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Old 09-14-2019, 05:13 AM   #12
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That's what I didn't like about the blame in the title. The AC is a breeding ground for mold, don't blame it on the bus.
A steel can like a bus is always going to have tons of condensation in it unless mitigated. My gutted bus would sweat profusely all down the ceilings and walls in the summer.
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Old 09-14-2019, 05:26 AM   #13
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The reason I am concerned about this is because I am very sensitive to mold. I already have to go to great lengths in the rest of my life to try to avoid mold. If school buses tend to have problems in this area, then I am going to have to find a different hobby.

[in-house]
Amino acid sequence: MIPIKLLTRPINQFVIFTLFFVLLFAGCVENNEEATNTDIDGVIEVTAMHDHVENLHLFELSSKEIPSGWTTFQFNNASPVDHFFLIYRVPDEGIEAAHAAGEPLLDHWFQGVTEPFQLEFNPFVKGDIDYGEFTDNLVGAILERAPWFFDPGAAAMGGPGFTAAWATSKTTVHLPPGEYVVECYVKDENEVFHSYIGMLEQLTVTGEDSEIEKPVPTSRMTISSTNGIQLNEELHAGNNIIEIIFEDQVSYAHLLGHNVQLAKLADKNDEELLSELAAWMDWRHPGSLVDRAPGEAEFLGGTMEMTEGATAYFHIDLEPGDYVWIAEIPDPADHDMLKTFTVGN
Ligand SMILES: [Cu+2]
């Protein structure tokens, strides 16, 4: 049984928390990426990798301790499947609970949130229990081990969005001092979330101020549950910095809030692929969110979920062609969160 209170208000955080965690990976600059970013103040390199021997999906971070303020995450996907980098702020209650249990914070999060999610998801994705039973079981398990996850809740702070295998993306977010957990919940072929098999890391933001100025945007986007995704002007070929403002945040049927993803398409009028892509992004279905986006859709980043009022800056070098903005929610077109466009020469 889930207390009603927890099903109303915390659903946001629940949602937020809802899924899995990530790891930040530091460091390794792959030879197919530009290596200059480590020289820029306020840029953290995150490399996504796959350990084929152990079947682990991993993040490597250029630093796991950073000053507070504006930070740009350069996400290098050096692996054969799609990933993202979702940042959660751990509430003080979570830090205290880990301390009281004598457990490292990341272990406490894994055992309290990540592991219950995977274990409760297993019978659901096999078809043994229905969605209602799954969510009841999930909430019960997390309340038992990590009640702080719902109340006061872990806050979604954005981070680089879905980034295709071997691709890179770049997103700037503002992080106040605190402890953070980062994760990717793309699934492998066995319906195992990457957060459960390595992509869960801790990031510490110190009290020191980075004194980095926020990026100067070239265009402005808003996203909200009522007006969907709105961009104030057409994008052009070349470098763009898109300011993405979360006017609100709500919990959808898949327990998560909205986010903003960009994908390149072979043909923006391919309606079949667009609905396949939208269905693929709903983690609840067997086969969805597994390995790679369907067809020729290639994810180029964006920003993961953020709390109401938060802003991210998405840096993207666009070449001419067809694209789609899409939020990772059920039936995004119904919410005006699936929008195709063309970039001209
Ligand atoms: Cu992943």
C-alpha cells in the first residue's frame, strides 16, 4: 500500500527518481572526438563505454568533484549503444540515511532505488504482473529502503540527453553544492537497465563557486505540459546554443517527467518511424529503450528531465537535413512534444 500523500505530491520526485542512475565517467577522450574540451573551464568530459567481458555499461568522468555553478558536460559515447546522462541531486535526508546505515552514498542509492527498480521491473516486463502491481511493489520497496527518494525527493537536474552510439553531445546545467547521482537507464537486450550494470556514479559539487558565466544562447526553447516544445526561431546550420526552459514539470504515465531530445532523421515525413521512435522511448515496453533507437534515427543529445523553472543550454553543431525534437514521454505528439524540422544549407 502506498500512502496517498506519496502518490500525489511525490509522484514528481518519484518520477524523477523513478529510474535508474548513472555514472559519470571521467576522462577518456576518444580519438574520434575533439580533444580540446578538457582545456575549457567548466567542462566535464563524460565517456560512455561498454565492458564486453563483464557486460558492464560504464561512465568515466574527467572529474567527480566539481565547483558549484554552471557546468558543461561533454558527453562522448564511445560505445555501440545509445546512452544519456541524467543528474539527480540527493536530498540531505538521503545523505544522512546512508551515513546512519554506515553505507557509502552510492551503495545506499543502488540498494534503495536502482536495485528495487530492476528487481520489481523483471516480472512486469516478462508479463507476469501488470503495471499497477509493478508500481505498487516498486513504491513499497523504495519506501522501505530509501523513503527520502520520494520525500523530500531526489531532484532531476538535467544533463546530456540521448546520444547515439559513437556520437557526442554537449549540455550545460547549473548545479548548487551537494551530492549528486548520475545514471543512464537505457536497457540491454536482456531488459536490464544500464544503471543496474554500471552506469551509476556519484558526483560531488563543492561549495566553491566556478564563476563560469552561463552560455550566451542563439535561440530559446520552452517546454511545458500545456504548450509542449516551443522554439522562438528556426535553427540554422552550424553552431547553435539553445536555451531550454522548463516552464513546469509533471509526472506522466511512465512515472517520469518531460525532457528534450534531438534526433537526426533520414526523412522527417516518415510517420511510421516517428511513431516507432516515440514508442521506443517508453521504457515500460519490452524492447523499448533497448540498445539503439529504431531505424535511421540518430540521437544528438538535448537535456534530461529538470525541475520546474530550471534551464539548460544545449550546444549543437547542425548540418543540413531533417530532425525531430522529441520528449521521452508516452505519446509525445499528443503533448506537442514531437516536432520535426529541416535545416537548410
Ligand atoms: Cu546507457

Any bus that sits for a long period of time will begin to develop some kind of mold, especially on the vinyl seats.

The easiest way to get rid of the mold is "SODA BLASTING".
Soda blasting the gutted interior of your bus, the soda will kill the mold spores and leave you with clean and shiny smooth metal.

Read here for more info.
https://www.nachi.org/abrasive-blasting.htm

Soda blasting is not cheap but not totally expensive either.

If your gonna paint a metal surface that has been soda blasted you must first neutralize the soda residue on the metal or the paint WILL fail eventually.

So NO, you don't need to find a new hobby, just take the right steps to enjoy this hobby!

Harbor freight has cheap soda blasters but you might do better just contracting the work out. The startup investment for a soda pot, air compressor, personal protection equipment.... might be easier to just contract it out.